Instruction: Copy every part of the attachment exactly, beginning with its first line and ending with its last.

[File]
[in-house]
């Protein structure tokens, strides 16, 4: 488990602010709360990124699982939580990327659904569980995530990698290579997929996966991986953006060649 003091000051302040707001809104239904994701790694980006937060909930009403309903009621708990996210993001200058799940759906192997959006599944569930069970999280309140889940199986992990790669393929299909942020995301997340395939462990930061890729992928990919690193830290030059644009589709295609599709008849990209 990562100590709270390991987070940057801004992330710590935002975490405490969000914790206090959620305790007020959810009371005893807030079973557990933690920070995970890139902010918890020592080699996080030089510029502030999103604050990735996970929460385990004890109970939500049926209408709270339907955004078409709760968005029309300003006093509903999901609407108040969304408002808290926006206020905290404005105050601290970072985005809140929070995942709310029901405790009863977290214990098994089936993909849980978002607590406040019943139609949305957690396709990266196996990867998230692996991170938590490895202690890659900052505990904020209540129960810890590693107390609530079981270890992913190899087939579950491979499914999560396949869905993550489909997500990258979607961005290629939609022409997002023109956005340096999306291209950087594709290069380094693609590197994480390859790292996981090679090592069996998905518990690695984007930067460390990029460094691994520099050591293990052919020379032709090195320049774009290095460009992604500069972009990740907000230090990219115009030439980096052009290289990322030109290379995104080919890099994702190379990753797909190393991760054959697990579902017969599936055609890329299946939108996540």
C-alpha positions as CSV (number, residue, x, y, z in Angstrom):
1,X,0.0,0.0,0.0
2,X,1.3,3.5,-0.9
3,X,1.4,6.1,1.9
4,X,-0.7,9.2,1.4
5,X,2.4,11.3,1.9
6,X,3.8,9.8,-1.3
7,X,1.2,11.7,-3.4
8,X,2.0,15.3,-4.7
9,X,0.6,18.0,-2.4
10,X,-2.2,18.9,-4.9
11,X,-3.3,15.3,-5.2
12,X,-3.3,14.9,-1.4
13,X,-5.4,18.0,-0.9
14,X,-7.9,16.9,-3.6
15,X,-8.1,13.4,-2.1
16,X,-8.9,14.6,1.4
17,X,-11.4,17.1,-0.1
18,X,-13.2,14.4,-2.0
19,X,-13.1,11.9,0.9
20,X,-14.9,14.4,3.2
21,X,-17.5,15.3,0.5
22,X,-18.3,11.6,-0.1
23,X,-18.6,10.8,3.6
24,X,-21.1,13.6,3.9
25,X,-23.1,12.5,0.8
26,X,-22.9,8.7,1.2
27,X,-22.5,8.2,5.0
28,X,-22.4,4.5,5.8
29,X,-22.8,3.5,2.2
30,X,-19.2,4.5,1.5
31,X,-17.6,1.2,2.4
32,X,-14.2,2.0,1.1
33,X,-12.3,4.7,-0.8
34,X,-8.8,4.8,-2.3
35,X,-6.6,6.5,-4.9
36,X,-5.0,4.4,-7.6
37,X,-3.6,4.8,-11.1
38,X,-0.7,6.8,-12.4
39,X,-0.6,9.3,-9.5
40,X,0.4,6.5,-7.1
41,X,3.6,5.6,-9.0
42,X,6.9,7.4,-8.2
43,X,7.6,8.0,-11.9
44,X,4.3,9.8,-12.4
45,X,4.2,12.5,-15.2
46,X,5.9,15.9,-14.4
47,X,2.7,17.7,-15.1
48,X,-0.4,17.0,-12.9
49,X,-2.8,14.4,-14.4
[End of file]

[in-house]
């Protein structure tokens, strides 16, 4: 488990602010709360990124699982939580990327659904569980995530990698290579997929996966991986953006060649 003091000051302040707001809104239904994701790694980006937060909930009403309903009621708990996210993001200058799940759906192997959006599944569930069970999280309140889940199986992990790669393929299909942020995301997340395939462990930061890729992928990919690193830290030059644009589709295609599709008849990209 990562100590709270390991987070940057801004992330710590935002975490405490969000914790206090959620305790007020959810009371005893807030079973557990933690920070995970890139902010918890020592080699996080030089510029502030999103604050990735996970929460385990004890109970939500049926209408709270339907955004078409709760968005029309300003006093509903999901609407108040969304408002808290926006206020905290404005105050601290970072985005809140929070995942709310029901405790009863977290214990098994089936993909849980978002607590406040019943139609949305957690396709990266196996990867998230692996991170938590490895202690890659900052505990904020209540129960810890590693107390609530079981270890992913190899087939579950491979499914999560396949869905993550489909997500990258979607961005290629939609022409997002023109956005340096999306291209950087594709290069380094693609590197994480390859790292996981090679090592069996998905518990690695984007930067460390990029460094691994520099050591293990052919020379032709090195320049774009290095460009992604500069972009990740907000230090990219115009030439980096052009290289990322030109290379995104080919890099994702190379990753797909190393991760054959697990579902017969599936055609890329299946939108996540």
C-alpha positions as CSV (number, residue, x, y, z in Angstrom):
1,X,0.0,0.0,0.0
2,X,1.3,3.5,-0.9
3,X,1.4,6.1,1.9
4,X,-0.7,9.2,1.4
5,X,2.4,11.3,1.9
6,X,3.8,9.8,-1.3
7,X,1.2,11.7,-3.4
8,X,2.0,15.3,-4.7
9,X,0.6,18.0,-2.4
10,X,-2.2,18.9,-4.9
11,X,-3.3,15.3,-5.2
12,X,-3.3,14.9,-1.4
13,X,-5.4,18.0,-0.9
14,X,-7.9,16.9,-3.6
15,X,-8.1,13.4,-2.1
16,X,-8.9,14.6,1.4
17,X,-11.4,17.1,-0.1
18,X,-13.2,14.4,-2.0
19,X,-13.1,11.9,0.9
20,X,-14.9,14.4,3.2
21,X,-17.5,15.3,0.5
22,X,-18.3,11.6,-0.1
23,X,-18.6,10.8,3.6
24,X,-21.1,13.6,3.9
25,X,-23.1,12.5,0.8
26,X,-22.9,8.7,1.2
27,X,-22.5,8.2,5.0
28,X,-22.4,4.5,5.8
29,X,-22.8,3.5,2.2
30,X,-19.2,4.5,1.5
31,X,-17.6,1.2,2.4
32,X,-14.2,2.0,1.1
33,X,-12.3,4.7,-0.8
34,X,-8.8,4.8,-2.3
35,X,-6.6,6.5,-4.9
36,X,-5.0,4.4,-7.6
37,X,-3.6,4.8,-11.1
38,X,-0.7,6.8,-12.4
39,X,-0.6,9.3,-9.5
40,X,0.4,6.5,-7.1
41,X,3.6,5.6,-9.0
42,X,6.9,7.4,-8.2
43,X,7.6,8.0,-11.9
44,X,4.3,9.8,-12.4
45,X,4.2,12.5,-15.2
46,X,5.9,15.9,-14.4
47,X,2.7,17.7,-15.1
48,X,-0.4,17.0,-12.9
49,X,-2.8,14.4,-14.4